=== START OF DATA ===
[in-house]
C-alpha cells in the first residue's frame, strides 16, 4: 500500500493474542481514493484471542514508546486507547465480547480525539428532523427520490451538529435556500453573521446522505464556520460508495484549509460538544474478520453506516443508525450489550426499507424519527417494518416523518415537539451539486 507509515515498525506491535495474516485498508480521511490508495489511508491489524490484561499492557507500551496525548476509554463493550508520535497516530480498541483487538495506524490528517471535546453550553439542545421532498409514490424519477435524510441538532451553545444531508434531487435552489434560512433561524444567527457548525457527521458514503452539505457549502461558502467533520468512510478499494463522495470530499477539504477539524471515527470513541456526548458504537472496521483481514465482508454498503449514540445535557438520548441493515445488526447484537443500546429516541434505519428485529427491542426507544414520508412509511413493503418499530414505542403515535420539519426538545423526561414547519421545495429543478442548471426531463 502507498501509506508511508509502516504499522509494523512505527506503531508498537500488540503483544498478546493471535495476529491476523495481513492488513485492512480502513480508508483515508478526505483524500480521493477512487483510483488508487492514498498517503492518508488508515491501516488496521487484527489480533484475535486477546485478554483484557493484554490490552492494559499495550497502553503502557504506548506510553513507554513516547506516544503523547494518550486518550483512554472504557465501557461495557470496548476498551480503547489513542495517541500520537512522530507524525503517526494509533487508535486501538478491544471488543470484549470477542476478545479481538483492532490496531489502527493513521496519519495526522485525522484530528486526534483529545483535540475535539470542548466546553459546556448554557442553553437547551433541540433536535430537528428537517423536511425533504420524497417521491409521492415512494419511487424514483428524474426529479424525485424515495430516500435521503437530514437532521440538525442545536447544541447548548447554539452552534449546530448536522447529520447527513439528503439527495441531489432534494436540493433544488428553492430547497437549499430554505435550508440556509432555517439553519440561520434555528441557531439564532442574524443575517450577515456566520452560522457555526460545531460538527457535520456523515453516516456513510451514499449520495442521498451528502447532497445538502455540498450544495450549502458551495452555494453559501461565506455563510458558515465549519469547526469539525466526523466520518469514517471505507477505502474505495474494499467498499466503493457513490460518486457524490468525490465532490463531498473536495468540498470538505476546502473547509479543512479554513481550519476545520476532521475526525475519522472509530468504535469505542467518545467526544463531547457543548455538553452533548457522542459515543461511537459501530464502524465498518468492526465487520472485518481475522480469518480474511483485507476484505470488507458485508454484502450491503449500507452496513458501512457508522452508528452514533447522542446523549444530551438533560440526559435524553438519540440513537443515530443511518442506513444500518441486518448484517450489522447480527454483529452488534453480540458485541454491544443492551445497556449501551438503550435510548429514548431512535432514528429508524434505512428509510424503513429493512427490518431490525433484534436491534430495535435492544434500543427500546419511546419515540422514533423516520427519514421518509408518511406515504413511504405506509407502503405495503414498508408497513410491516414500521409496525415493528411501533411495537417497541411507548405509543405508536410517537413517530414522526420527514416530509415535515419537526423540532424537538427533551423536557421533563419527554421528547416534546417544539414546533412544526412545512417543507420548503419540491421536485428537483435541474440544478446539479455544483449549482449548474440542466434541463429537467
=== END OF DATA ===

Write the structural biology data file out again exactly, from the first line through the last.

[in-house]
C-alpha cells in the first residue's frame, strides 16, 4: 500500500493474542481514493484471542514508546486507547465480547480525539428532523427520490451538529435556500453573521446522505464556520460508495484549509460538544474478520453506516443508525450489550426499507424519527417494518416523518415537539451539486 507509515515498525506491535495474516485498508480521511490508495489511508491489524490484561499492557507500551496525548476509554463493550508520535497516530480498541483487538495506524490528517471535546453550553439542545421532498409514490424519477435524510441538532451553545444531508434531487435552489434560512433561524444567527457548525457527521458514503452539505457549502461558502467533520468512510478499494463522495470530499477539504477539524471515527470513541456526548458504537472496521483481514465482508454498503449514540445535557438520548441493515445488526447484537443500546429516541434505519428485529427491542426507544414520508412509511413493503418499530414505542403515535420539519426538545423526561414547519421545495429543478442548471426531463 502507498501509506508511508509502516504499522509494523512505527506503531508498537500488540503483544498478546493471535495476529491476523495481513492488513485492512480502513480508508483515508478526505483524500480521493477512487483510483488508487492514498498517503492518508488508515491501516488496521487484527489480533484475535486477546485478554483484557493484554490490552492494559499495550497502553503502557504506548506510553513507554513516547506516544503523547494518550486518550483512554472504557465501557461495557470496548476498551480503547489513542495517541500520537512522530507524525503517526494509533487508535486501538478491544471488543470484549470477542476478545479481538483492532490496531489502527493513521496519519495526522485525522484530528486526534483529545483535540475535539470542548466546553459546556448554557442553553437547551433541540433536535430537528428537517423536511425533504420524497417521491409521492415512494419511487424514483428524474426529479424525485424515495430516500435521503437530514437532521440538525442545536447544541447548548447554539452552534449546530448536522447529520447527513439528503439527495441531489432534494436540493433544488428553492430547497437549499430554505435550508440556509432555517439553519440561520434555528441557531439564532442574524443575517450577515456566520452560522457555526460545531460538527457535520456523515453516516456513510451514499449520495442521498451528502447532497445538502455540498450544495450549502458551495452555494453559501461565506455563510458558515465549519469547526469539525466526523466520518469514517471505507477505502474505495474494499467498499466503493457513490460518486457524490468525490465532490463531498473536495468540498470538505476546502473547509479543512479554513481550519476545520476532521475526525475519522472509530468504535469505542467518545467526544463531547457543548455538553452533548457522542459515543461511537459501530464502524465498518468492526465487520472485518481475522480469518480474511483485507476484505470488507458485508454484502450491503449500507452496513458501512457508522452508528452514533447522542446523549444530551438533560440526559435524553438519540440513537443515530443511518442506513444500518441486518448484517450489522447480527454483529452488534453480540458485541454491544443492551445497556449501551438503550435510548429514548431512535432514528429508524434505512428509510424503513429493512427490518431490525433484534436491534430495535435492544434500543427500546419511546419515540422514533423516520427519514421518509408518511406515504413511504405506509407502503405495503414498508408497513410491516414500521409496525415493528411501533411495537417497541411507548405509543405508536410517537413517530414522526420527514416530509415535515419537526423540532424537538427533551423536557421533563419527554421528547416534546417544539414546533412544526412545512417543507420548503419540491421536485428537483435541474440544478446539479455544483449549482449548474440542466434541463429537467